Wednesday, August 8, 2012

The not-so-democratic university, conflict and costs

A recent article from the Chronicle of Higher Education makes a clear case for why college costs are rising- lack of power for faculty. The interests of institutions reflect less of those shared by faculty, and more of those held by administrators and board members.
"A common theme among higher education's critics is that shared governance is to blame for colleges' profligate ways, because faculty have too much influence over how money is spent. And the critics are right: Shared governance does play a role. But it is not the "shared" part of "shared governance" that has failed; quite the opposite. The fault lies in the withering away of the shared part. Reason and data alike suggest that the largest part of the problem is that it is administrators and members of governing boards who have too much influence over how resources are used."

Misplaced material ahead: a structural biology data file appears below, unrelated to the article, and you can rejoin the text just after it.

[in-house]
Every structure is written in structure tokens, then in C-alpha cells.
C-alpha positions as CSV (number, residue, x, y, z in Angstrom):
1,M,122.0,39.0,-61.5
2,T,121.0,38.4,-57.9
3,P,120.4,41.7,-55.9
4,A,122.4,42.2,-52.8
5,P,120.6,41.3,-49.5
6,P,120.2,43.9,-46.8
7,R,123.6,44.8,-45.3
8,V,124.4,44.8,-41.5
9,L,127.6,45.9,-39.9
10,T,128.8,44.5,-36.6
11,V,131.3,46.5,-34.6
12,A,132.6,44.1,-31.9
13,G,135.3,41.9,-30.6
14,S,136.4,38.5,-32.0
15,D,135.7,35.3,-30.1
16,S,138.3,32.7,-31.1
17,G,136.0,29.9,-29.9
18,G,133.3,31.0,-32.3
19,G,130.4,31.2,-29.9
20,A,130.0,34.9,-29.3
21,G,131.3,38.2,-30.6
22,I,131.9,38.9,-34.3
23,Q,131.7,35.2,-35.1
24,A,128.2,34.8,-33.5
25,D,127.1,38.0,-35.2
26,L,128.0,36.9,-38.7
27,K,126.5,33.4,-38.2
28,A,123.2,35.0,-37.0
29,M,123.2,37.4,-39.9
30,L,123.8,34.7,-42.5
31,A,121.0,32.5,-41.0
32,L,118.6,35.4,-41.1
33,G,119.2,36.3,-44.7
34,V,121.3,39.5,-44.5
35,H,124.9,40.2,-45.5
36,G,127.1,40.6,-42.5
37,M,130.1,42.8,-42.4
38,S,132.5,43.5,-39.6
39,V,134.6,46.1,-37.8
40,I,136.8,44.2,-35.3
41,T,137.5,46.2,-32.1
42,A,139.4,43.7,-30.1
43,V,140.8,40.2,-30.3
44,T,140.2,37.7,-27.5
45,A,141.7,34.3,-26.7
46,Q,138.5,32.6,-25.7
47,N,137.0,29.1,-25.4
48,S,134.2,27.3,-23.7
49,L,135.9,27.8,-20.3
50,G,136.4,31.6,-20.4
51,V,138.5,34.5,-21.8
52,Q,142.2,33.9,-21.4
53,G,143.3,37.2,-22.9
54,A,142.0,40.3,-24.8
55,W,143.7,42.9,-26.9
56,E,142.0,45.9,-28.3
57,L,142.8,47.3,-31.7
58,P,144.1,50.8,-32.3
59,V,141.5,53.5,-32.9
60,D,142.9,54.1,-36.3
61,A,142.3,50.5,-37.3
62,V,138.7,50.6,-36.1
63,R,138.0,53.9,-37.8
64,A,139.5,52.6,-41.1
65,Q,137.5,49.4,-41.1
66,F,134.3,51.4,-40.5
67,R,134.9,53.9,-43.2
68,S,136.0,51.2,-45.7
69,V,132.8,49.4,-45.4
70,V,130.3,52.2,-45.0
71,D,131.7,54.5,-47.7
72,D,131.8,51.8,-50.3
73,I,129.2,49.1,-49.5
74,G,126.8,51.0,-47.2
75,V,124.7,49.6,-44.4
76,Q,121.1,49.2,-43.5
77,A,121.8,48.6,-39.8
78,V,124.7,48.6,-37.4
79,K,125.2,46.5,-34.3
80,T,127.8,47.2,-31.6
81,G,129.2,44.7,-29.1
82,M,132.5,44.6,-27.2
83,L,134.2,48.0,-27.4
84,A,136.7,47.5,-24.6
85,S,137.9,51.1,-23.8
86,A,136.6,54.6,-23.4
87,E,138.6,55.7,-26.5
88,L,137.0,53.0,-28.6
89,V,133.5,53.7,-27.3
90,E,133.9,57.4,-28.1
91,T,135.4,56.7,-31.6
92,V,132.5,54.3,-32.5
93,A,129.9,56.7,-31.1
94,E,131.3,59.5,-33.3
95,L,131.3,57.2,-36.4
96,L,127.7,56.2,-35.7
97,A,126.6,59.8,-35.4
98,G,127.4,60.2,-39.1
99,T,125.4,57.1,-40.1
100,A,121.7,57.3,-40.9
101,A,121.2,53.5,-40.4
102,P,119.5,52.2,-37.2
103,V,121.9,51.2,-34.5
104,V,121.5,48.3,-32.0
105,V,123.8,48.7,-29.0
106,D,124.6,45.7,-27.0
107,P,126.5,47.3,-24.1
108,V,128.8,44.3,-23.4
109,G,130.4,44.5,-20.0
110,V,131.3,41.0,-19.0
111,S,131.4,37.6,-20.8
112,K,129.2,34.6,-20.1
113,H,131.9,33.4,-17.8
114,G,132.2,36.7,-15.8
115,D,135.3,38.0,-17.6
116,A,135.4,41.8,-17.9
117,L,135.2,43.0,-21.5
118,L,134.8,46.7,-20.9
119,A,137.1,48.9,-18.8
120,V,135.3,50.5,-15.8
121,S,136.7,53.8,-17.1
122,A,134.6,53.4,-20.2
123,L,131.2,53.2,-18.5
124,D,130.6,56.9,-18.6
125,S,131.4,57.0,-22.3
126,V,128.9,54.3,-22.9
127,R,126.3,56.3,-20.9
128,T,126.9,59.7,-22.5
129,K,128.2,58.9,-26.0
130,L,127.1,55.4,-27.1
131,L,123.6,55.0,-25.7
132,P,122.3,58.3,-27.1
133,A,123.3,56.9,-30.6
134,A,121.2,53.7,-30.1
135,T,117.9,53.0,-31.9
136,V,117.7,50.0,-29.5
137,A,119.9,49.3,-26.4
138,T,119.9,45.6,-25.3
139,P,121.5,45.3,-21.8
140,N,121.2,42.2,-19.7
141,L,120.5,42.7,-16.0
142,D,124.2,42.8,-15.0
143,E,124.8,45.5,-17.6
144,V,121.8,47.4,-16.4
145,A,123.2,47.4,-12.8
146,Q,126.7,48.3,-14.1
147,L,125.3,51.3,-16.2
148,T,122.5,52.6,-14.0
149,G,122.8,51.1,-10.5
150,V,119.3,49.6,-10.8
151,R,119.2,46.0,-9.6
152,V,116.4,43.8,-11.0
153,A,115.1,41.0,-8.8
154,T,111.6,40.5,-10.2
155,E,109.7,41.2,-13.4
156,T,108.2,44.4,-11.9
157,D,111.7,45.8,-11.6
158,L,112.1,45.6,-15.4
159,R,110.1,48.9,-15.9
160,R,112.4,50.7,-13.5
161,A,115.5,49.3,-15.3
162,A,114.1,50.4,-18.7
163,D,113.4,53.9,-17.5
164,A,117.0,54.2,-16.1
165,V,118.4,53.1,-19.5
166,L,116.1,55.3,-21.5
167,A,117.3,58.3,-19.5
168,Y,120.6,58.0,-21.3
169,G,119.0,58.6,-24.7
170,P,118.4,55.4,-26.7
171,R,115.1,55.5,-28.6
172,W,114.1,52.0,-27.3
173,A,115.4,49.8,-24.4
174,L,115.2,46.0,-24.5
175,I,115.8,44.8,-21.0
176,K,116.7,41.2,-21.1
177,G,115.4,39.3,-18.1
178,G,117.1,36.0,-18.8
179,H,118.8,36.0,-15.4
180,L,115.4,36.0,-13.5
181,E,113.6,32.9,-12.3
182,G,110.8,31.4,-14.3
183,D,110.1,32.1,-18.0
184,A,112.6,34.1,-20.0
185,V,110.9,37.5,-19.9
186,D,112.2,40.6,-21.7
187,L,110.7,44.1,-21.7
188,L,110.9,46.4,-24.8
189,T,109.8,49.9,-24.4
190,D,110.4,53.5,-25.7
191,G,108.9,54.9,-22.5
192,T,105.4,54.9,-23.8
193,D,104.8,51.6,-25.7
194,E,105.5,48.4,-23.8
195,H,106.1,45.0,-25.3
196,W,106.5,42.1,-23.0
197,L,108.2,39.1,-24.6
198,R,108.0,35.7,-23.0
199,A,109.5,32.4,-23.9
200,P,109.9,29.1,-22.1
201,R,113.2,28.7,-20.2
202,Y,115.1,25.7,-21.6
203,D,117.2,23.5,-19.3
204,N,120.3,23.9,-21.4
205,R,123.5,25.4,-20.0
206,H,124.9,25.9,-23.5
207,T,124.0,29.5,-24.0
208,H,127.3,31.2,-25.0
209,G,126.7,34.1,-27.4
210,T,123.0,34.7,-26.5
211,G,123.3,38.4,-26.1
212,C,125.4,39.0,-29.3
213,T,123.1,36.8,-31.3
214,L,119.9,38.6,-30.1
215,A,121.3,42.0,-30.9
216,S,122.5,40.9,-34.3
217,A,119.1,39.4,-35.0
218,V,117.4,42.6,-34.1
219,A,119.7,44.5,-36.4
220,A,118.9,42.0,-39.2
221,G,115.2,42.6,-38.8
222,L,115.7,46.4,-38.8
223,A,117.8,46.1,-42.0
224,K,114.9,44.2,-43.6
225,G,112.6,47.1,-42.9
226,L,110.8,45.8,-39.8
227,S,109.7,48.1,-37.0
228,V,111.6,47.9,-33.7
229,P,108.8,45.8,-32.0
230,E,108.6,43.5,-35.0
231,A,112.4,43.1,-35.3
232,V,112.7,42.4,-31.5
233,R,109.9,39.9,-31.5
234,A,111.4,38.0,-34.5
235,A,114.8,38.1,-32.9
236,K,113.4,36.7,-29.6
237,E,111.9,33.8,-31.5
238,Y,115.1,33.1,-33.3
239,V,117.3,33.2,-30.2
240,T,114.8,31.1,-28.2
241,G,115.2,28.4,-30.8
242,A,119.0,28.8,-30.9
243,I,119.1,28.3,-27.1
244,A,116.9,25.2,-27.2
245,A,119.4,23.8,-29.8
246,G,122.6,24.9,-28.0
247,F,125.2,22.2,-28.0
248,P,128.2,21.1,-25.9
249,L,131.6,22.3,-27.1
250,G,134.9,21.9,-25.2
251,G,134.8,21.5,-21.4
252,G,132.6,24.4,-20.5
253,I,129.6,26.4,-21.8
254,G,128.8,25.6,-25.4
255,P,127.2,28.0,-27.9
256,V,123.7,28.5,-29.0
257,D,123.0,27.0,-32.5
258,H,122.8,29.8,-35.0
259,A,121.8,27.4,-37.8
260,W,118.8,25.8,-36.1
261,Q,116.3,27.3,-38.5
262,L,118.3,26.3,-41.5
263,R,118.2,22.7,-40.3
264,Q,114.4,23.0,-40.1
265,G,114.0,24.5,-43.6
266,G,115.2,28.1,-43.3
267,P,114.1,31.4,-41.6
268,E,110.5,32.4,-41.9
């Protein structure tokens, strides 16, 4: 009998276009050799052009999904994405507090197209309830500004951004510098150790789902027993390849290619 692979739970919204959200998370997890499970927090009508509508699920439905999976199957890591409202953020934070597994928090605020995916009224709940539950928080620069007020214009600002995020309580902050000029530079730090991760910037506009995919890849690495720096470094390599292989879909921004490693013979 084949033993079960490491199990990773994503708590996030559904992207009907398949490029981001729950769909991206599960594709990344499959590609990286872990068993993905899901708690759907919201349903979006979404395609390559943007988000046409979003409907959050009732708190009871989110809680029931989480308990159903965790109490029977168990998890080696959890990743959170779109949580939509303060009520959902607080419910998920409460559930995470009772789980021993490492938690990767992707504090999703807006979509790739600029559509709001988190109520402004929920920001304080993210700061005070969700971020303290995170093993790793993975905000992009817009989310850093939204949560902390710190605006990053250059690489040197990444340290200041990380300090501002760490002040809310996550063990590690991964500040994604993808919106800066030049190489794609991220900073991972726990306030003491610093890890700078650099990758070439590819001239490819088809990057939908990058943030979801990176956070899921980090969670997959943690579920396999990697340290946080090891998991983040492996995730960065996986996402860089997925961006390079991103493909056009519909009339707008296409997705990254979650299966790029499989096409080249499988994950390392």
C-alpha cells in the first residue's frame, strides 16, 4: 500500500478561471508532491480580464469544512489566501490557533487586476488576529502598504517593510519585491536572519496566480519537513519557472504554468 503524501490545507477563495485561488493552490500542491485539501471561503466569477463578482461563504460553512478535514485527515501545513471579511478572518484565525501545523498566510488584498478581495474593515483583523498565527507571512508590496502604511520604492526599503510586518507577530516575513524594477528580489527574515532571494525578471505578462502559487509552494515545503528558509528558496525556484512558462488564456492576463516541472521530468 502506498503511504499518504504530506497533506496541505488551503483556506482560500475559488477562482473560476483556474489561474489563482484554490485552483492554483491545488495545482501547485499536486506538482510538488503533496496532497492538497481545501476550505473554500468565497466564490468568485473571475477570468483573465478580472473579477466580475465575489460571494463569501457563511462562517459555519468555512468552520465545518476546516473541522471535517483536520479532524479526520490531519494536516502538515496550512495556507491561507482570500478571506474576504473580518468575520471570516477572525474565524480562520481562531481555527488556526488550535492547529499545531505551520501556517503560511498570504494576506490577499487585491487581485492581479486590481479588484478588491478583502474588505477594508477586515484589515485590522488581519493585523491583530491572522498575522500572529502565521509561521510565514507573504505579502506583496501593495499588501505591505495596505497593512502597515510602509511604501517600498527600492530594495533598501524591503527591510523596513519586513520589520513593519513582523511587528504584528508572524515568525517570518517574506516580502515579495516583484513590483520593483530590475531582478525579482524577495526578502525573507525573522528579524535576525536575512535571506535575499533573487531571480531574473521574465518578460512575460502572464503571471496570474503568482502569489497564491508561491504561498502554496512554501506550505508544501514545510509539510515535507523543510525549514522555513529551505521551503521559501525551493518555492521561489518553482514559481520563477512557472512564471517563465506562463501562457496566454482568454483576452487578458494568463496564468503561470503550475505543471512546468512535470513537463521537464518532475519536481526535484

So if resources are allocated less to the interests of faculty, presumably for teaching, then where is the money going? Not to professor salaries, as tenure track job growth ebbs off replaced with fringe adjuncts with lower wages and benefits.

 The article chalks it up to a kind of "bureaucratic entropy", where the number of administrators and staff grow faster than the institution itself, but is that enough to explain the past few decades of tuition hikes? Is this money being allocated "unproductively", and if so, what exactly does that mean?

1 comment:

  1. The money goes to "status" buildings, to administrator salaries and bonuses, and to the expansion of the bureaucracy. Large amounts are spent on "development" (meaning asking for more money), which is then spent on "status" buildings.

    Deliberate hostility to the entire academic culture of teaching and learning seems to be present in the administrative/board culture of many universities. Not surprising when the boards are filled with donors, who are often rich people who made their money through lying and criminality.